Here’s my thought process: Steve Herbert, a UW-Geography faculty member I greatly respect, has really been instrumental in bringing ethnography into geographers’ toolboxes. My own adviser, Sarah Elwood, is also fond of this method, though she has more often relied on case studies. I know that one of my first considerations should be the amount of faculty support I’ll get based on my methodology; if I choose a phenomenological methodology, for instance, no faculty member will be able to help me much since that’s not what they do. But more importantly, what will a case study give me that an ethnography will not? Well, for one, it will shed light on a particular context but not hold me to that specific place/context too closely. If I’m studying the geoweb’s influence on humanitarian aid distribution, for instance, what’s interesting is not Haiti specifically, but the flows and processes that manifested in Haiti at a particular moment. Ethnography might chain me to the Haiti context too closely and not allow me to see the process unfold in multiple spaces. But also, it will help me focus on the shifts and the non-Cartesian-place-based processes more than ethnography. As Herbert (2000) suggests, ethnography is about processes and meanings of a given social context, rather than the processes and meanings that extend beyond that particular context. Third, I find Burawoy’s (1998) extended case method particularly useful for my own research.
The second half of the day revolved more around my two peers’ proposals, and about the different concepts they might mobilize in their research proposal: are they looking at conjuncture or assemblage? Where do these terms come from? Are they “following” policies and ideas, or just looking at an individual deployment? How can they justify a qualitative methodology when the numbers are obviously so rich and important to consider? These are not just formalities, but considerations central to the ways we approach problems, topics, and our research subjects.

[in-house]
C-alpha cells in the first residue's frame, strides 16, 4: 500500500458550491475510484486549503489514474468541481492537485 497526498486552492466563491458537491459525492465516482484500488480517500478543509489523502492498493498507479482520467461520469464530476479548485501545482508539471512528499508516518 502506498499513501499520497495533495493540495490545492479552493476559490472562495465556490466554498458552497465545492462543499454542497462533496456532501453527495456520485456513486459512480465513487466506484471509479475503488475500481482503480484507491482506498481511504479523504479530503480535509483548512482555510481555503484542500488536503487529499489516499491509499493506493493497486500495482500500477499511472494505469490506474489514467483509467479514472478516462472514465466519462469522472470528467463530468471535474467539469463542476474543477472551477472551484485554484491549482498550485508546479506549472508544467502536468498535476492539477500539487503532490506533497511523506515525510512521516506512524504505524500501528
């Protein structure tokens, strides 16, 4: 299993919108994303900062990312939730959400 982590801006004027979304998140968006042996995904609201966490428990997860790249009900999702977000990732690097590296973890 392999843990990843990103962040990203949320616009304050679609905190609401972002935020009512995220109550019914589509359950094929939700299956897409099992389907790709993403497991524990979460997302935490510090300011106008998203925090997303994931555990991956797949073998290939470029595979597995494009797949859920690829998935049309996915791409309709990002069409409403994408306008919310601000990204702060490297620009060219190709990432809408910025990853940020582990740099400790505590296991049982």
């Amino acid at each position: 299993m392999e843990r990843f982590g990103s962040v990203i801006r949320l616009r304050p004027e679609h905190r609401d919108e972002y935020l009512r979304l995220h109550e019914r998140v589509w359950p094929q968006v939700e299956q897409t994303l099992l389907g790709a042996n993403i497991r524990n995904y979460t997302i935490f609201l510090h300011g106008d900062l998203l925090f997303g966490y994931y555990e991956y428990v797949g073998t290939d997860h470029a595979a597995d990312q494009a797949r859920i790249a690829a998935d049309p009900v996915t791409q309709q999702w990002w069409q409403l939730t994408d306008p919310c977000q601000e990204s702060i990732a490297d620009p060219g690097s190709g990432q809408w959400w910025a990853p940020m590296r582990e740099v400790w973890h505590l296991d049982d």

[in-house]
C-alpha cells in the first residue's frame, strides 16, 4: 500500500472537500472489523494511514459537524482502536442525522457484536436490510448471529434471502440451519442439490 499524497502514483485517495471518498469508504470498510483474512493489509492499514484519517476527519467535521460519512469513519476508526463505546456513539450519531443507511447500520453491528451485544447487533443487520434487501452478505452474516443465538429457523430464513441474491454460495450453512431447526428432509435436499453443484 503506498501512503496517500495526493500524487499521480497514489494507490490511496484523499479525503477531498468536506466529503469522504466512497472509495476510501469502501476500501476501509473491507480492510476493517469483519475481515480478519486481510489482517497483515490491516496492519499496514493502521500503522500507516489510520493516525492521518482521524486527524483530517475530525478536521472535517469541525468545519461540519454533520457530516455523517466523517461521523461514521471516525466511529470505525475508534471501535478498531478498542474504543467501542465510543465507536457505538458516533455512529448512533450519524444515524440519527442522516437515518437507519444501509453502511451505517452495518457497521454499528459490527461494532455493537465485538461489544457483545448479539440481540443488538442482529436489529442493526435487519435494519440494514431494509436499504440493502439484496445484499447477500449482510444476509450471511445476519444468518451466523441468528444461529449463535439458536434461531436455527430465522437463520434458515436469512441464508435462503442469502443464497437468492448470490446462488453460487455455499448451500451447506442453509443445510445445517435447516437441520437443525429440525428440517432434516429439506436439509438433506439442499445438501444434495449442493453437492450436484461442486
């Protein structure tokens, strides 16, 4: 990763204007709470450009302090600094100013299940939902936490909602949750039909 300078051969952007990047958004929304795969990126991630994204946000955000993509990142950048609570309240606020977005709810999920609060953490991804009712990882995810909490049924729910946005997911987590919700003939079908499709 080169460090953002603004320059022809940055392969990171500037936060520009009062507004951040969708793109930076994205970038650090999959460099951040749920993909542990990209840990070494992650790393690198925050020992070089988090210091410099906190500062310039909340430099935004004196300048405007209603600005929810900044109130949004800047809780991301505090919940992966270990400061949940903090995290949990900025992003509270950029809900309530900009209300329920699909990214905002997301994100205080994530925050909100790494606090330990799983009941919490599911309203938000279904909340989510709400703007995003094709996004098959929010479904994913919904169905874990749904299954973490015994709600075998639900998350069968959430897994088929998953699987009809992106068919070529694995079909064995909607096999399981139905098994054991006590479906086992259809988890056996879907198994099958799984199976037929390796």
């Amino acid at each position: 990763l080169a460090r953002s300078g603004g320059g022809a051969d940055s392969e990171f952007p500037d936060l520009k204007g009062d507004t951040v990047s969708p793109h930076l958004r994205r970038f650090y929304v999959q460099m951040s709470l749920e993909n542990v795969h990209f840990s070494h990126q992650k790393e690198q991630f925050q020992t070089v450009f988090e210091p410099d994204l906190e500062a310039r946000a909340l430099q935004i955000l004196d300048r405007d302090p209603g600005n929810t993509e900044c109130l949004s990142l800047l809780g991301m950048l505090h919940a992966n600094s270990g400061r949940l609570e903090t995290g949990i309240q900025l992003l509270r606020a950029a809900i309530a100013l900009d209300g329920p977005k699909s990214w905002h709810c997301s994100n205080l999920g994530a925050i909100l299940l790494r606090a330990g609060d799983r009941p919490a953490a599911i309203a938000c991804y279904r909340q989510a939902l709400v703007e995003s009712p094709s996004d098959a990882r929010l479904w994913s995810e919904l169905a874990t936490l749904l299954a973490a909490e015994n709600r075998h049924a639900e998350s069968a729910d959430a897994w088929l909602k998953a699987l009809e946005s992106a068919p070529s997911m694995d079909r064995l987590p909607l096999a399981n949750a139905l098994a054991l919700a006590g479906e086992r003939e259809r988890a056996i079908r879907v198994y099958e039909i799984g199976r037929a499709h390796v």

The day was interspersed with networking with other grads, engaging with ideas about mobilizing concepts, and communicating our thoughts with other faculty.
By the end of the day, I was completely wiped out. I could hardly muster the energy to meet anyone new or even to talk about non-academic things. My mind had been in overdrive for 13 hours and gearing down took considerable effort. Think about it this way: I wasn’t lifting physical blocks to build a physical building, but I was lifting conceptual blocks to build the infrastructure of my research project. And this is very strenuous labor. As someone who has worked in manual labor, I can say that intellectual work is often as difficult as manual work. In case this is starting to sound like a pissing contest, it’s not meant to be; it’s just that intellectual labor is unjustifiably often looked down on, and is often in need of defense.
The weekend was very, very productive and I think my understanding of the research process is much clearer now. My proposal has undergone a few substantial overhauls since then, and recently won the praise of my adviser. The reward is worth the labor.
Burawoy, M. 1998. The Extended Case Method. Sociological Theory 16 (1):4-33.
Herbert, S. 2000. Progress in Human Geography 24 (4): 550-568.